On Thursdays at my church we are studying how God’s Word speaks to political issues. Of all the politically oriented issues God cares about the most, care of the poor ranks high. But his urging to care for the poor isn’t aimed at governments, it’s addressed to individuals.

“If you pour yourself out for the hungry and satisfy the desire of the afflicted, then shall your light rise in the darkness” (Isaiah 58:10).
“If a brother or sister is poorly clothed and lacking in daily food, and one of you says to them, “Go in peace, be warmed and filled,” without giving them the things needed for the body, what good is that?” (James 2:15-16).

I wish all the candidates “standing for Biblical truth” were “willing to live it” in this regard. And supporting generously the ministry of their church and God’s Kingdom. Several of the candidates are not making public that information. Either they are not sharing their tax returns at all, or not the “charitable giving” part. But all the candidates who have shared except one give in the less than 1-3% range except Carly Fiorina who gave 12-15%.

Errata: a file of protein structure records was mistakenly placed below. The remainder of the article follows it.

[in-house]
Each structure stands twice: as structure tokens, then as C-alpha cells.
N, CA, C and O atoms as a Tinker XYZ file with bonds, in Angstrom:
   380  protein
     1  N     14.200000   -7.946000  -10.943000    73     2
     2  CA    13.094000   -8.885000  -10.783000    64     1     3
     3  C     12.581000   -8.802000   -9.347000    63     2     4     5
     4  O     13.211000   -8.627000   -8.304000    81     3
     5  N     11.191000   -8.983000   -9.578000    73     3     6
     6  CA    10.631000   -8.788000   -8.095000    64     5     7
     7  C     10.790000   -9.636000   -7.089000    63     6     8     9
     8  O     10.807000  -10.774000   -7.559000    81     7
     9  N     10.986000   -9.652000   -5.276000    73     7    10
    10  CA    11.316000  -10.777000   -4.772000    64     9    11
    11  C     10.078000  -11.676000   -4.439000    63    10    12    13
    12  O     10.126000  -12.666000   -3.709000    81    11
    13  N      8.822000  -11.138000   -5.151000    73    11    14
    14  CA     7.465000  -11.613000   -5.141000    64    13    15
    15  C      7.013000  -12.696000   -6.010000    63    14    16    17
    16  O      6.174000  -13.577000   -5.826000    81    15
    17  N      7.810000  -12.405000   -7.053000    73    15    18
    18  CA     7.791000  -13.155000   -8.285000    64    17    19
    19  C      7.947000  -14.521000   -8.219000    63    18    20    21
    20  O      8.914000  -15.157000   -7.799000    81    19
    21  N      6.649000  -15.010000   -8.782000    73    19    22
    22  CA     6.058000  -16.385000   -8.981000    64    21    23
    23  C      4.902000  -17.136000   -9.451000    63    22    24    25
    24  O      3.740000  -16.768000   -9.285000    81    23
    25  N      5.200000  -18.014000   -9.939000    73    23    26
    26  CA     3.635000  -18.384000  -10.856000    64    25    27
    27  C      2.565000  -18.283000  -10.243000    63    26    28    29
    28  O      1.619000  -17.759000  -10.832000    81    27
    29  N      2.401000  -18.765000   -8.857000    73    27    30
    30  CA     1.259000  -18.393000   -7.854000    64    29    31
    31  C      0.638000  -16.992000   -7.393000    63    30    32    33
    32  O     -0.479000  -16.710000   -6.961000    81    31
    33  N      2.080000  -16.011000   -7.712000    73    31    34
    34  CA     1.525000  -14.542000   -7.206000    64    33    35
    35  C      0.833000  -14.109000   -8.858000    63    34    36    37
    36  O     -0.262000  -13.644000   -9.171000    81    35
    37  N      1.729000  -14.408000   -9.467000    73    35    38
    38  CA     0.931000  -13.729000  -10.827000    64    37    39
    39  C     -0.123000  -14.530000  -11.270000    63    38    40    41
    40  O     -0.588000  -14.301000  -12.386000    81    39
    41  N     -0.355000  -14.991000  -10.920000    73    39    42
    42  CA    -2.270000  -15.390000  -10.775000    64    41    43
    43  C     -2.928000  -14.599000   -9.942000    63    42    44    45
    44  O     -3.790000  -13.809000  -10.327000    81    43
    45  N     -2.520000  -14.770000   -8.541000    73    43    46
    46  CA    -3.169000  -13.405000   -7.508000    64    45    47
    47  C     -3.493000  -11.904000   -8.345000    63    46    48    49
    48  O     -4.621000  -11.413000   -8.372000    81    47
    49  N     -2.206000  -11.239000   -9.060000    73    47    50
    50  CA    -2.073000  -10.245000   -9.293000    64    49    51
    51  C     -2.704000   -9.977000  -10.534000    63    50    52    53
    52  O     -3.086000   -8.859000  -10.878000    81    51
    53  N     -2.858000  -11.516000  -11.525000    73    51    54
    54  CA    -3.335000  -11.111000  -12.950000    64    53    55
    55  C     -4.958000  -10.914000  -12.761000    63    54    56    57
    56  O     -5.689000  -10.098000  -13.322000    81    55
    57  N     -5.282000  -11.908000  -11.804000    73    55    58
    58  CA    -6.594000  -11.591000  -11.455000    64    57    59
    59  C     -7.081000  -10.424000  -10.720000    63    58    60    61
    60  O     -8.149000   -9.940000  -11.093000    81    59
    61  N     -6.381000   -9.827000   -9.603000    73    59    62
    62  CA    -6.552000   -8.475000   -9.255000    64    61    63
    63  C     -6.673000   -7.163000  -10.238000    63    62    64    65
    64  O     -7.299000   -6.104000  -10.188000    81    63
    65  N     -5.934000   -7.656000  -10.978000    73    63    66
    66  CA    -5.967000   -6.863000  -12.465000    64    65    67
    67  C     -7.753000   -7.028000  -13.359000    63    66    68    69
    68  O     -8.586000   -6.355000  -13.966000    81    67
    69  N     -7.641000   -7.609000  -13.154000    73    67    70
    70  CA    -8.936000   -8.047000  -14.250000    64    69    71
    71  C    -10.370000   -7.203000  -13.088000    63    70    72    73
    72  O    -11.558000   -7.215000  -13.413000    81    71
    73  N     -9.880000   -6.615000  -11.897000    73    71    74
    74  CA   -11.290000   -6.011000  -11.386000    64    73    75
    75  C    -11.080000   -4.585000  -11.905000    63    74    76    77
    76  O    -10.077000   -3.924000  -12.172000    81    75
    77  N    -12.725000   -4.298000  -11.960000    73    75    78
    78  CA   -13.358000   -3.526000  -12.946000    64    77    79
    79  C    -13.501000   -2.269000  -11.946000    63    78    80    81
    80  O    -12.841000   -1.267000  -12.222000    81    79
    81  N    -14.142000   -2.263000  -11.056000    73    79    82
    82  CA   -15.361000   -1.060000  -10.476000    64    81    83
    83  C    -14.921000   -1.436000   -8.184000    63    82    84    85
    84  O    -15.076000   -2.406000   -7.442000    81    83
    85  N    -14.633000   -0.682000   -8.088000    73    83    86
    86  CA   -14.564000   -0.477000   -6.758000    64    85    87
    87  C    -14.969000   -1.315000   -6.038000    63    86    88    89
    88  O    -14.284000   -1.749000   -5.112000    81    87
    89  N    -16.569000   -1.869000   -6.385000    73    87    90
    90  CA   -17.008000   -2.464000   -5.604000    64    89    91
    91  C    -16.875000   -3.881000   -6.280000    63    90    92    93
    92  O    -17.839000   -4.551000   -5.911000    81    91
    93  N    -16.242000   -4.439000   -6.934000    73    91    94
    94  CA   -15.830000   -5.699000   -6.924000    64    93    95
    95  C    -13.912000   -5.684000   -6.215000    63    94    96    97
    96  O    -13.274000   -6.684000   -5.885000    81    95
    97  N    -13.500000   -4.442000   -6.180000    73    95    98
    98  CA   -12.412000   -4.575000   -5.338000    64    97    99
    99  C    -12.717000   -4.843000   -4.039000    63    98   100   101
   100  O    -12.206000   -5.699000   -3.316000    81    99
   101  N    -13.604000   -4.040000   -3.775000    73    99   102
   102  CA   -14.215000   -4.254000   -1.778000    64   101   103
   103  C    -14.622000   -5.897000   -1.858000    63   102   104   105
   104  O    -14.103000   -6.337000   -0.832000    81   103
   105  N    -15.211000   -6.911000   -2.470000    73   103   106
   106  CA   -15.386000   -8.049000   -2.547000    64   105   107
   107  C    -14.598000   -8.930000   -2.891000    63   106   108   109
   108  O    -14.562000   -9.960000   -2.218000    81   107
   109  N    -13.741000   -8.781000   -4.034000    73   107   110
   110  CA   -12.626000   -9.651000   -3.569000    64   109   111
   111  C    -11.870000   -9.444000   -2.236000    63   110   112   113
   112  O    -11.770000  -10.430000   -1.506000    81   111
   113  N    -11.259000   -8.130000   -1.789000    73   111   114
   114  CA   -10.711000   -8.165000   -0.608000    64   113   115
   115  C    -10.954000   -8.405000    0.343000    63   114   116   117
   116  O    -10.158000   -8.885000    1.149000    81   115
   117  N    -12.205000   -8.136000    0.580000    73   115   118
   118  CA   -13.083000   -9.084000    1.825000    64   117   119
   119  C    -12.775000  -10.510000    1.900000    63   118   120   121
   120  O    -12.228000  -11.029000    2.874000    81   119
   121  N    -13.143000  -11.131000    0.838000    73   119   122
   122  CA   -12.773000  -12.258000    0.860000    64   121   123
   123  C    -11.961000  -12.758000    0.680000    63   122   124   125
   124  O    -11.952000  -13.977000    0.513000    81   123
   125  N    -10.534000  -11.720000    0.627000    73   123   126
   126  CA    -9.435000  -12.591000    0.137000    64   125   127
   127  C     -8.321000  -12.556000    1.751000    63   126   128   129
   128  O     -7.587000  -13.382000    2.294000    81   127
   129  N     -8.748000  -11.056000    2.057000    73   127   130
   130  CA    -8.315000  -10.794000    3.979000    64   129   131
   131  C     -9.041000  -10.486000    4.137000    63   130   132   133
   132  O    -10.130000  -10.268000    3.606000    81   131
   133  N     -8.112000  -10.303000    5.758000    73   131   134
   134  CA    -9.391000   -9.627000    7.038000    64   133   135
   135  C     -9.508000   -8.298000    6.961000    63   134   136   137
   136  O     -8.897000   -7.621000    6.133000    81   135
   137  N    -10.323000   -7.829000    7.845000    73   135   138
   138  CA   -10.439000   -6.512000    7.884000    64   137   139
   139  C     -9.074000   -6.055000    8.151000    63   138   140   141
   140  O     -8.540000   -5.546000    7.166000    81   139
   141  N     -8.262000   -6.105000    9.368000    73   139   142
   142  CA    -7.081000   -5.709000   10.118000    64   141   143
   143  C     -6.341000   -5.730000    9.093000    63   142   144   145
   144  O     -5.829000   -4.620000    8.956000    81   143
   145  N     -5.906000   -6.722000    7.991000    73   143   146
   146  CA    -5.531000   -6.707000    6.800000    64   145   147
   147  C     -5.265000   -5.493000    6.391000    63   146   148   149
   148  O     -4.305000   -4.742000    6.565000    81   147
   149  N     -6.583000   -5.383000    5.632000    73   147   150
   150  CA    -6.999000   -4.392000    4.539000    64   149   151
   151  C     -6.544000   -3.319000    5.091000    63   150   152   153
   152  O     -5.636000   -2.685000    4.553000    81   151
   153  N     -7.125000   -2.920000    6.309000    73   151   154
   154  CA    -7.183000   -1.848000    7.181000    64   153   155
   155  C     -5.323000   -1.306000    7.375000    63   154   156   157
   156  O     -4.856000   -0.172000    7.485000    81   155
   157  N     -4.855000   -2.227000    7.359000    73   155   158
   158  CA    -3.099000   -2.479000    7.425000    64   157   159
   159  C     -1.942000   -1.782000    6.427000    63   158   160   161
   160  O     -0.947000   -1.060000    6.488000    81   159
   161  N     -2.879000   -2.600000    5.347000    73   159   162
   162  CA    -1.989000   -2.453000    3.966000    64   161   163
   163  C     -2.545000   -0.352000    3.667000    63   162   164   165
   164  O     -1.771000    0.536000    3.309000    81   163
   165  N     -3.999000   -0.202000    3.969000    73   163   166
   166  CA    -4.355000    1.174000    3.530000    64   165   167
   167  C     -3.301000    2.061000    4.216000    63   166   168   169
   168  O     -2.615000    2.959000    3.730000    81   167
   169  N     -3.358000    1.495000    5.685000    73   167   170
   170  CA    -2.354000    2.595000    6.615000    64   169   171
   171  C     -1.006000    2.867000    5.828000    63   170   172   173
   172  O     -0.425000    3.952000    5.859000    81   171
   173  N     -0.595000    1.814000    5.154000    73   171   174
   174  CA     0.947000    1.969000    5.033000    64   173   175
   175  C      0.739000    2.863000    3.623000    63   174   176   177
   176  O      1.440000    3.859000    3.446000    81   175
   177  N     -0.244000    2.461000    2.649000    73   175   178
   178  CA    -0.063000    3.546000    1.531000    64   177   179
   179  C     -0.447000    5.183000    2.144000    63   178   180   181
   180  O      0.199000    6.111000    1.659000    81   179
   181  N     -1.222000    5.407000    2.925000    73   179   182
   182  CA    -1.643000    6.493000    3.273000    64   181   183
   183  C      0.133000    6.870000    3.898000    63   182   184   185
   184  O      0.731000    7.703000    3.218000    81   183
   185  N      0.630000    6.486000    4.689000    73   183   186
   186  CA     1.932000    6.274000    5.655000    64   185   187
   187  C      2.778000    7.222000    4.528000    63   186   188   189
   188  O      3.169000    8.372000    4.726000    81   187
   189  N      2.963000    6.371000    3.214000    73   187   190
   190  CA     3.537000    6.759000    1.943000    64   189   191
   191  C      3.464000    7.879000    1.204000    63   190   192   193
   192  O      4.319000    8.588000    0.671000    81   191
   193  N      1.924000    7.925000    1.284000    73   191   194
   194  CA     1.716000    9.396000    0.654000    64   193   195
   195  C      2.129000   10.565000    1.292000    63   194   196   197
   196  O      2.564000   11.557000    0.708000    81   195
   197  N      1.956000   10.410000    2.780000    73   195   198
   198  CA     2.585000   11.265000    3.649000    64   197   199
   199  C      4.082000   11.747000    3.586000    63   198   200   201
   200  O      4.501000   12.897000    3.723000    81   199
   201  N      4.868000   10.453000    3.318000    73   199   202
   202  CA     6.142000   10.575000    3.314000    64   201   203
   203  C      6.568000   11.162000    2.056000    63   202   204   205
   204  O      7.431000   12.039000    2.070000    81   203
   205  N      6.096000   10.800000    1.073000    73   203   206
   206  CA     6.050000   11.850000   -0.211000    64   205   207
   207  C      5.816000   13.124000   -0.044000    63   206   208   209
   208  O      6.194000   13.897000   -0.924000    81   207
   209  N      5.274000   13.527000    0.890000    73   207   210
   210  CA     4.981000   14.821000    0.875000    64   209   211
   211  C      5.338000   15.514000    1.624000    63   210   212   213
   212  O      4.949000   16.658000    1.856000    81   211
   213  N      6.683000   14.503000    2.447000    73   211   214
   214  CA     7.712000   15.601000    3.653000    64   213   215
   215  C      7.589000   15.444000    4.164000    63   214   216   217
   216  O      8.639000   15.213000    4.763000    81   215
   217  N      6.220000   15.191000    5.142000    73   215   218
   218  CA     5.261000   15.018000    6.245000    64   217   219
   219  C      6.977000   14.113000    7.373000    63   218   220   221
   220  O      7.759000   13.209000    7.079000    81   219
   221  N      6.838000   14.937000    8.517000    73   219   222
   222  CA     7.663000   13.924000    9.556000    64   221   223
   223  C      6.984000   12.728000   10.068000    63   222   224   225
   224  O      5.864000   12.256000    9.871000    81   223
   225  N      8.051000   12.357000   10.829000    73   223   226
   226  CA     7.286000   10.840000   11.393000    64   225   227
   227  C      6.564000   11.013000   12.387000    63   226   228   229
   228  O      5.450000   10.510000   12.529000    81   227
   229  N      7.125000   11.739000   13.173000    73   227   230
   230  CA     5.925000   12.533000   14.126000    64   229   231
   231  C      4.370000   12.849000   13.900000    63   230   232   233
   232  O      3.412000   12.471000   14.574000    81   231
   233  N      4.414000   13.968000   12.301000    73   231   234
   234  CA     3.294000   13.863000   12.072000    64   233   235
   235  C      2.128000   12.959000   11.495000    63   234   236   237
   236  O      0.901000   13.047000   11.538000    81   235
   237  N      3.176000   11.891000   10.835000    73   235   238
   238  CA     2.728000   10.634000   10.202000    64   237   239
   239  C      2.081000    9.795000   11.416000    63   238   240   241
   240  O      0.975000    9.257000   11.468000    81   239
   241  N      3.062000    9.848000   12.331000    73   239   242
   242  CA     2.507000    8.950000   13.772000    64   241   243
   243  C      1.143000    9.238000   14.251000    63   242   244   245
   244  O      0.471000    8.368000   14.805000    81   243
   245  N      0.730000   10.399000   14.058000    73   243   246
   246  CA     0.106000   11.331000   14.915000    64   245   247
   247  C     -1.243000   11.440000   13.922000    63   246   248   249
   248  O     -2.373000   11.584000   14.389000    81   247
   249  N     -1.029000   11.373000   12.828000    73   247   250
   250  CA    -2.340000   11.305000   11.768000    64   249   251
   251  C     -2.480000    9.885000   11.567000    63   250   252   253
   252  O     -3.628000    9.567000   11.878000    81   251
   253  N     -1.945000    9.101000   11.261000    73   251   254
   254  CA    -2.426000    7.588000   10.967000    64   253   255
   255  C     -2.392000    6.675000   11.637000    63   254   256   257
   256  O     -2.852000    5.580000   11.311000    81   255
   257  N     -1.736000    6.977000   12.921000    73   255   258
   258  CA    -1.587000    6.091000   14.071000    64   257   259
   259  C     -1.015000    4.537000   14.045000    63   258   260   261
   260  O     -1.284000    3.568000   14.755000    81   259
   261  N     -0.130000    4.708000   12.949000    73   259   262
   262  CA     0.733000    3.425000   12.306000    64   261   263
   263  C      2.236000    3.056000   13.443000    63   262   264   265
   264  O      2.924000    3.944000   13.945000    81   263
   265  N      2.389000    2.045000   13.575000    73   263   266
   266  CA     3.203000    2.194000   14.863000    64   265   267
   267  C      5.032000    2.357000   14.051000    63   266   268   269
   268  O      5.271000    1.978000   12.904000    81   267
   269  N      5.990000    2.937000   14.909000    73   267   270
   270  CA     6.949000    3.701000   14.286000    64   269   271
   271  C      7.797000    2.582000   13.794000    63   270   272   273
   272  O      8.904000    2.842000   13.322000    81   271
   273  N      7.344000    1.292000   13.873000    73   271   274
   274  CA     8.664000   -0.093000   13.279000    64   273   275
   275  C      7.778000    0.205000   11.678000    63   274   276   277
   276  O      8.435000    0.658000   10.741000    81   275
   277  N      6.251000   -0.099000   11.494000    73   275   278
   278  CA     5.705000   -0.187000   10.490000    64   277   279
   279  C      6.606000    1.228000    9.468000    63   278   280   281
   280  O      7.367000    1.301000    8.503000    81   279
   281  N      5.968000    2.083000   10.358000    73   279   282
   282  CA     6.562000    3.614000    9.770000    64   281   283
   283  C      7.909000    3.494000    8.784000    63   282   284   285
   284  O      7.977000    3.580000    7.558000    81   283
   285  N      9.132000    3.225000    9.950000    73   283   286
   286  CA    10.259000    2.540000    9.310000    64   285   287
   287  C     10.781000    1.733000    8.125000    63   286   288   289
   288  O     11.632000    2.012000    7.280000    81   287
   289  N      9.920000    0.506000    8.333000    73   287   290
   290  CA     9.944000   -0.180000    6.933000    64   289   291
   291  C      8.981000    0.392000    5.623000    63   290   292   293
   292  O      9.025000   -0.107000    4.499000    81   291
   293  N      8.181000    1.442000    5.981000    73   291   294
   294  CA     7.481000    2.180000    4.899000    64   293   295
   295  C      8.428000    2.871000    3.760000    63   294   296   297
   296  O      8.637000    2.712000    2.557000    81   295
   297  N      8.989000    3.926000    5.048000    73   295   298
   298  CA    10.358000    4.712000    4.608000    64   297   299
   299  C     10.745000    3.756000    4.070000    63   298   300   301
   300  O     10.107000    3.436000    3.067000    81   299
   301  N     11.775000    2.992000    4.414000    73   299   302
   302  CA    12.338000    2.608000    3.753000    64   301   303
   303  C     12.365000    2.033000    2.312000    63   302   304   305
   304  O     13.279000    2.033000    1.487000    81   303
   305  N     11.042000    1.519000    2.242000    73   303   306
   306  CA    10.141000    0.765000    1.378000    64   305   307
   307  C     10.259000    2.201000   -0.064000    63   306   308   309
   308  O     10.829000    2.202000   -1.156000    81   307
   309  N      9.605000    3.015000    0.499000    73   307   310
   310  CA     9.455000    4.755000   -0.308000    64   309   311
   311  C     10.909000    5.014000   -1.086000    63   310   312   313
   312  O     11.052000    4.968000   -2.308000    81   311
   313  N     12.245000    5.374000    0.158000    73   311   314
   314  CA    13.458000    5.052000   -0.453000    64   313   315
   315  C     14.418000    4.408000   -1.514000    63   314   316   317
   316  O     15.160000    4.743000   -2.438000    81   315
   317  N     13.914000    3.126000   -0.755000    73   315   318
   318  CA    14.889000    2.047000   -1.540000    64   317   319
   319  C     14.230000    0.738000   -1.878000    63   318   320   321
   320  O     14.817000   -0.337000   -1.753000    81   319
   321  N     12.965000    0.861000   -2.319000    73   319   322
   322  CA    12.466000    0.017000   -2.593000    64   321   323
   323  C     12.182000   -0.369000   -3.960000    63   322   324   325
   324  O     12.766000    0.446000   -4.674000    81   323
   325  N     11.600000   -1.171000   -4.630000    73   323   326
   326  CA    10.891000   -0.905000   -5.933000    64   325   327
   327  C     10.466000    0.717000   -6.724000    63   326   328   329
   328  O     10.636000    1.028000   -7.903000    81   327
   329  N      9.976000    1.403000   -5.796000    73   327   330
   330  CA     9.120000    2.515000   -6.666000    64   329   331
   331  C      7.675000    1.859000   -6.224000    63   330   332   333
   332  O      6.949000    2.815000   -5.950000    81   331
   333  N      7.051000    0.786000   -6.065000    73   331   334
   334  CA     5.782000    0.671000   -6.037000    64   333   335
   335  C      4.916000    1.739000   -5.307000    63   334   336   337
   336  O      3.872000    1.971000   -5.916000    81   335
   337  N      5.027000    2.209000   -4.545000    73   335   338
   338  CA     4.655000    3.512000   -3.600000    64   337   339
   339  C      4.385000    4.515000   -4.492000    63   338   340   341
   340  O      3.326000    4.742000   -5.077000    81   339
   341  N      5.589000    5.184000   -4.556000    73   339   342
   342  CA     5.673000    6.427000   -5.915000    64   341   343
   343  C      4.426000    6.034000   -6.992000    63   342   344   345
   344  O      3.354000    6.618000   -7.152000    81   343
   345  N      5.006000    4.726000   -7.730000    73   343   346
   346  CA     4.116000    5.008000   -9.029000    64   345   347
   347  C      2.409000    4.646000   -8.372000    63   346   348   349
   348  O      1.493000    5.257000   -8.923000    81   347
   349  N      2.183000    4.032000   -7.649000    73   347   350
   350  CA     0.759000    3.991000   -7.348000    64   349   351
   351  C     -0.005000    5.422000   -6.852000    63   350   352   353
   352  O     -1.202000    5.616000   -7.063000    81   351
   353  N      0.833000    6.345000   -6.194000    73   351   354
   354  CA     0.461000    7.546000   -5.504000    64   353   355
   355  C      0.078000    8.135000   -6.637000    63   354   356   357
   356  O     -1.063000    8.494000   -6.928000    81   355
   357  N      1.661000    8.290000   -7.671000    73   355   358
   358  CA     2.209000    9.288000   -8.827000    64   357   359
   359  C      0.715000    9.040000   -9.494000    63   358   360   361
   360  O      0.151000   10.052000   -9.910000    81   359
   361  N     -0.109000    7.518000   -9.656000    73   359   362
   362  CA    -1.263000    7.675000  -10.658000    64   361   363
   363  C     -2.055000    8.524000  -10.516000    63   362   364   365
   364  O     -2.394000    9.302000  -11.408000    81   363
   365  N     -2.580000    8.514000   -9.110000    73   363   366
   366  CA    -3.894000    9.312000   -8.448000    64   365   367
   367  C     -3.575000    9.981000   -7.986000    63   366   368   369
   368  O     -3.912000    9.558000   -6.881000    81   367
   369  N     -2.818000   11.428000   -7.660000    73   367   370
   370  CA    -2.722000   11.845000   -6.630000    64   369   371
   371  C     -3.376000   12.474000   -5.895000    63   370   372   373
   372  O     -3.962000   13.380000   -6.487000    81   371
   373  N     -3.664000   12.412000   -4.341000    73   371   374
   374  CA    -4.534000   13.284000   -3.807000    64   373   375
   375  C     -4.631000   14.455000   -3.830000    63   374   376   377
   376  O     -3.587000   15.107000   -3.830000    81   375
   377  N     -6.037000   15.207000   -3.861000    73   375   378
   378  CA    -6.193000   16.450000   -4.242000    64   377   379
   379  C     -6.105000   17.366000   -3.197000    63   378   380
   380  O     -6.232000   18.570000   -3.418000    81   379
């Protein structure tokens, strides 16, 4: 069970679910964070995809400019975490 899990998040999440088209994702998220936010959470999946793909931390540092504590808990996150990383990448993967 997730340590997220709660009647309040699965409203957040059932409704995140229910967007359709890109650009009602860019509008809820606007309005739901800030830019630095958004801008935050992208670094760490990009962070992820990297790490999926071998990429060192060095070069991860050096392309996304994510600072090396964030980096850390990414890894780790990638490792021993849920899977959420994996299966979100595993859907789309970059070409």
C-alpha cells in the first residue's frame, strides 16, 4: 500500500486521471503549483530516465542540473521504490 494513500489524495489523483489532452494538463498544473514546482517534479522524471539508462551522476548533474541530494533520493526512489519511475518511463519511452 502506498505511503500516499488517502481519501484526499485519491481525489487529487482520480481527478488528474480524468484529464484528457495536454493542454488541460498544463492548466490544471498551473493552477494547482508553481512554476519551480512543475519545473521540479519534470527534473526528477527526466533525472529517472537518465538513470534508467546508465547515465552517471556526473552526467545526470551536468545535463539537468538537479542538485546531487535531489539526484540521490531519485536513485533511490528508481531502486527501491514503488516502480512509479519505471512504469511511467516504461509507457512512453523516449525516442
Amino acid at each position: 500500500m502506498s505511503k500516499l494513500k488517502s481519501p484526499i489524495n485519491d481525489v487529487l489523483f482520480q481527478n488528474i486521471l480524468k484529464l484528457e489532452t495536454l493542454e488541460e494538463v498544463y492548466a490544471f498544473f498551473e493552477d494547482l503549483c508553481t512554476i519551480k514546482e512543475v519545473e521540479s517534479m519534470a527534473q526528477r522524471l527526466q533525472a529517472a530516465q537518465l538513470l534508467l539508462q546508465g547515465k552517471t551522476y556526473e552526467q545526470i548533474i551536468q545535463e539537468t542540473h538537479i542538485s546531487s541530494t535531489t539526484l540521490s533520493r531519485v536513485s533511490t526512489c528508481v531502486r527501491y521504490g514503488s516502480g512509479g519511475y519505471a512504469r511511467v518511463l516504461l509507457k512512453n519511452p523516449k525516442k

Where are candidates who are being transparent about their finances? Living with integrity? I don’t believe 10% is a magic number. But given the money they make, where is the heart of generosity? Jerry Falwell Jr. has told many stories of Trump’s generosity, but The Stream references an article that puts numbers out there. Low, low numbers.

So yes, I’m frustrated. Then I remember how, as a young single, I was not “living it” in terms of giving generously either.

Thank God he doesn’t love us on a performance basis. He is so patient and shows us grace after grace. I’m still not looking like the rising light in Isa 58, but I’m much closer than I used to be. He who begins his good work in us will keep working to bring it to completion. That is what I pray for our leaders. For myself.

Still, giving to the poor matters in terms of shaping public policy. Our president will have great influence on how our government helps the poor. I hope we can elect someone who will craft policy that requires responsibility yet shows an authentic generosity and sensitivity to their needs.

The Presidential primary election now comes to South Carolina. The second part of Franklin Graham’s pledge challenges us to…

…pledge to pray fervently and faithfully for America.

…pledge to be registered and to vote in every election—local, state, and federal—supporting, where possible, candidates who uphold biblical principles.

…pledge to engage in my community with God’s truth and prayerfully consider running for office.